Imagery and visualization have long been potent tools in the pursuit of music. What kind of impression would Debussy have left had he not summoned up pictures of fawns and the sea? During my years of drumming live and engineering in the studio, I've developed some images for performing and recording that I find rewarding. These aren't simply visual images, but physical ones, and they give me a basic orientation from which to approach my work.
With the performing image, you need to understand that I really love playing a well-crafted arrangement. Long, smooth-flowing turns of phrase connecting nicely developed sections. Dude, that's fun! But one miscount and you'll have The Great American Train Wreck on your hands.
The image that materialized while I was finding my way through many such arrangements with bands is that of a toboggan team. The music whips around tricky transitional corners, then flies into a long straightaway of thematic expansion, all of the team's members huddled together as they hurtle along at a fantastic speed. The audience stands above, watching the sleek toboggan streak by, thrilled at the end by its triumphant return to theme, seeming to come out of nowhere, yet now clearly a logical path.
Playing blues or reggae gives me a very different image. Both have a timeless quality-they're walking music with no beginning or end, just eternal moving along. When I play them, I'm hiking through the space-time continuum.
Working in the studio is, in most ways, the diametric opposite of performing live. Whereas live performance is in linear real time, the studio disassembles and reassembles time in countless ways. Whereas the stage is one side of an energy circuit completed by the audience, the studio involves a certain kind of focus best found by working in isolation.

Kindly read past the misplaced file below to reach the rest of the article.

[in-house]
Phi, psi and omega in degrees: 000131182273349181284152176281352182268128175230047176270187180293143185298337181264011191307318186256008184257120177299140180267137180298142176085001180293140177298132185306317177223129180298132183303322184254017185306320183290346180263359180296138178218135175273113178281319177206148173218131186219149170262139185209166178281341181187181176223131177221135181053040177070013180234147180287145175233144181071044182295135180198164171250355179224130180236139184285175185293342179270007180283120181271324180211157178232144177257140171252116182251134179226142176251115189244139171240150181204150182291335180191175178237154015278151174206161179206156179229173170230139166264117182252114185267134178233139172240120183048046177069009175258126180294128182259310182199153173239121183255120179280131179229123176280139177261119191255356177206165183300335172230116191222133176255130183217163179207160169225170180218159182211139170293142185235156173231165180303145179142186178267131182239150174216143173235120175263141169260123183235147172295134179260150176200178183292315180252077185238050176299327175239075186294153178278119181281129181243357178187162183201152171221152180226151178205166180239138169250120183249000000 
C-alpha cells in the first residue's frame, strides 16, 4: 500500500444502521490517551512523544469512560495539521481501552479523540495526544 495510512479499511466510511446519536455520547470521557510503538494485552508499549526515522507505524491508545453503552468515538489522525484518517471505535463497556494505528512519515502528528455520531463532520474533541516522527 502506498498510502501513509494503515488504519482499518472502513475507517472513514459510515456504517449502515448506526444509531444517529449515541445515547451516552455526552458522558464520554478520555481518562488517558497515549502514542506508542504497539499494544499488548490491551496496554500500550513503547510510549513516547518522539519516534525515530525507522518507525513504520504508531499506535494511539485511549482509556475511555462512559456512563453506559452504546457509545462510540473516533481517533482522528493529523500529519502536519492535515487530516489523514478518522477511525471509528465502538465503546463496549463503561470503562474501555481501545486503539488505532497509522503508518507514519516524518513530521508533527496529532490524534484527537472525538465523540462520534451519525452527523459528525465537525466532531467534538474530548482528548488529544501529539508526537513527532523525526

Studio work, then, is more akin to sculpture. Certainly this is not a new image, but the rise of digital audio-and in particular, DAWs and their plug-ins-has raised the concept to a new level. The concern in this environment is not staying on the edge every second, but making sure each individual stroke contributes to the vision of the whole.
With every overdub laid on an album project, another tiny chip is chiseled away, bringing a bit more form to what often starts as bare bass and drum tracks. To make it all work, the new track must be considered not only in terms of how well it works with the existing tracks, but with the tracks you expect to lay in the future. An overdub may even move the work in a new direction. There is a process of cogitation and fine tuning that can happen only out of real time and, often, nonlinearly. It reaches full fruition when conducted within the image in the "mind's ear" of what the finished sound should be.
These images can translate more broadly and functionally than in the contexts I've named. For example, the ability to navigate through rough-and-tumble projects can develop from the immediacy and terror of live gigs. I find the toboggan image applies equally well in live performance whether I am playing or mixing the sound. The sculpting picture comes to mind when I am planning an involved project as well as when I am executing it.
For me, it is my "virtual" physical images, not literal visual pictures, that provide the most vivid experience. I've worked out intricate drum stickings by closing my eyes, thinking about the part, and "feeling" what it is like for my body to perform it. I've even done this sitting on a bus, looking at a part I could score but not yet play.
The final arbiter in all of our sound and music work is our ears, but mind and body harbor many more tools for getting where we want to be. Marshal all your senses and connect them, and you'll be amazed at how your inspiration flows. Got the picture?